Chelsea interim manager Rafa Benitez put his frosty history with Sir Alex Ferguson to one side as he wished the outgoing Manchester United boss a happy retirement.
The two managers have never seen eye to eye, with the most famous flare up of the pair's rivalry coming with Benitez's infamous 'facts' press conference in January 2009, when the then-Liverpool boss lambasted Ferguson's treatment of referees.
United beat Liverpool to the title that season, much to the Spaniard's indignation, and the managers' war of words has regularly been reopened since.
However, Benitez - whose Chelsea side have knocked the Premier League champions out of the FA Cup and beaten them in the league in the past six weeks - insists he will miss the opportunity to test himself against Ferguson, and also played down the extent of their antagonism towards each other.
"I like to challenge and to compete against him, but now that he's retired I wish him health and hopefully he can enjoy his retirement," Benitez told Sky Sports.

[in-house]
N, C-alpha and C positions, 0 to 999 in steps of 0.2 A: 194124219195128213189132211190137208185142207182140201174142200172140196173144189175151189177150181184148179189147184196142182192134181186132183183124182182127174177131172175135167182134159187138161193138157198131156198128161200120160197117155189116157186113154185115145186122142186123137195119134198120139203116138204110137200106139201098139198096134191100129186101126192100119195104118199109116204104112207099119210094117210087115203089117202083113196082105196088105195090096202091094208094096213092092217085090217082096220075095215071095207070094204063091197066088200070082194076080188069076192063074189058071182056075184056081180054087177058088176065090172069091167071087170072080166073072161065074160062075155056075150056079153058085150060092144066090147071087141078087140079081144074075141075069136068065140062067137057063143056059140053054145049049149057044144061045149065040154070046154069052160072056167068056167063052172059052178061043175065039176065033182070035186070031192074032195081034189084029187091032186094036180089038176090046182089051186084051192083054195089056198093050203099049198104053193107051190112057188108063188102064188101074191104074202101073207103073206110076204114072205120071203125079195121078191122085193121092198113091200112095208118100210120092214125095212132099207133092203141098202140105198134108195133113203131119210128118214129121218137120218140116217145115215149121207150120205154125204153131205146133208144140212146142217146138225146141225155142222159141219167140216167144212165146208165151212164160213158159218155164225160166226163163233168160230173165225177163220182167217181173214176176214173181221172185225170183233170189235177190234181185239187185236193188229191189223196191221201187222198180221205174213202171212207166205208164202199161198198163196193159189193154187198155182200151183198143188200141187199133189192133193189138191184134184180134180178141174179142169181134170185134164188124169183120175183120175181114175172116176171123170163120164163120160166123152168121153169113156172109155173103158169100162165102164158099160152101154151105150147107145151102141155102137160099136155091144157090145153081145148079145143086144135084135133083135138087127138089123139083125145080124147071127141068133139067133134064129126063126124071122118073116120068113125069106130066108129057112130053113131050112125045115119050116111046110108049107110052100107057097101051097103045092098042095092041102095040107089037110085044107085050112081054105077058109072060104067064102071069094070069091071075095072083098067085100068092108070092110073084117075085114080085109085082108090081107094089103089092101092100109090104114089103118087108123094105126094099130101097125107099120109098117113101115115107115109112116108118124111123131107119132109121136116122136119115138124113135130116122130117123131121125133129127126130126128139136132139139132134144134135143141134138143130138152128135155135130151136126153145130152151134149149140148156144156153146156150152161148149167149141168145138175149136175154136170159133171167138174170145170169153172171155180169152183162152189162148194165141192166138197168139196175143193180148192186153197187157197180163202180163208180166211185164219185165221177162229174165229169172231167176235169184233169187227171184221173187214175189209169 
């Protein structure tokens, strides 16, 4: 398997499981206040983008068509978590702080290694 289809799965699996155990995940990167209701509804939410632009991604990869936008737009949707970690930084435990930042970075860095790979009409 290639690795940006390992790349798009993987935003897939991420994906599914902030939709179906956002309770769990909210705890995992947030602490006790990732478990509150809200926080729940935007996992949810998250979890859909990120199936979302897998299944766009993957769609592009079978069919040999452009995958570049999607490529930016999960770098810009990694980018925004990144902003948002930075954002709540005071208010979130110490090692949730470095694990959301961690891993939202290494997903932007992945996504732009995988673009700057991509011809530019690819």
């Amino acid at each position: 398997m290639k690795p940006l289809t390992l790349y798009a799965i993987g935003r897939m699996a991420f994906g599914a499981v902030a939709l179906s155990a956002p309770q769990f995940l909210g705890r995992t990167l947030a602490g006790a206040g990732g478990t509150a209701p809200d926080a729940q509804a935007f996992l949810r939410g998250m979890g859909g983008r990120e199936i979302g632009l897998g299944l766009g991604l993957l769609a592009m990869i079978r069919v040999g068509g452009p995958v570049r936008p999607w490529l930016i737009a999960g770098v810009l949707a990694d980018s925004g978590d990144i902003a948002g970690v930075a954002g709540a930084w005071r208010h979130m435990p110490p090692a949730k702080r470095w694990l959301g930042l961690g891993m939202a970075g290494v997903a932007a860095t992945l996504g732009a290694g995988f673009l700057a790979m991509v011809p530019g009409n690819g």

"I think he will enjoy football in a different way and hopefully I can be involved in football, so I will be quite busy. I don't have any problem to [talk with him] after football, to have conversations with him."
With David Moyes the favourite to replace Ferguson at Old Trafford, the Everton job could be up for grabs this summer and Benitez, who is leaving Chelsea at the end of the season, was asked if he would consider taking the reins at Liverpool's city rivals.
The Spaniard, who still has his family home on the Wirral, was coy in his response. "Still I have to concentrate on [Chelsea's next match at] Aston Villa," he said.
Meanwhile, Tottenham manager Andre Villas-Boas paid tribute to Ferguson's team-building ability, telling Sky Sports: "The world of football will miss this great example of a manager, for his charisma, his passion and the teams he has built, as successful as they were."
"The amount of times that he had to reinvent a team to be successful shows the quality of the manager, but what stands out is his human values and his passion for the game and the example that he has managed to set out without one single mistake for the seasons that he was in charge.
"It's a great pity to see him leave, but the legacy he leaves speaks for itself."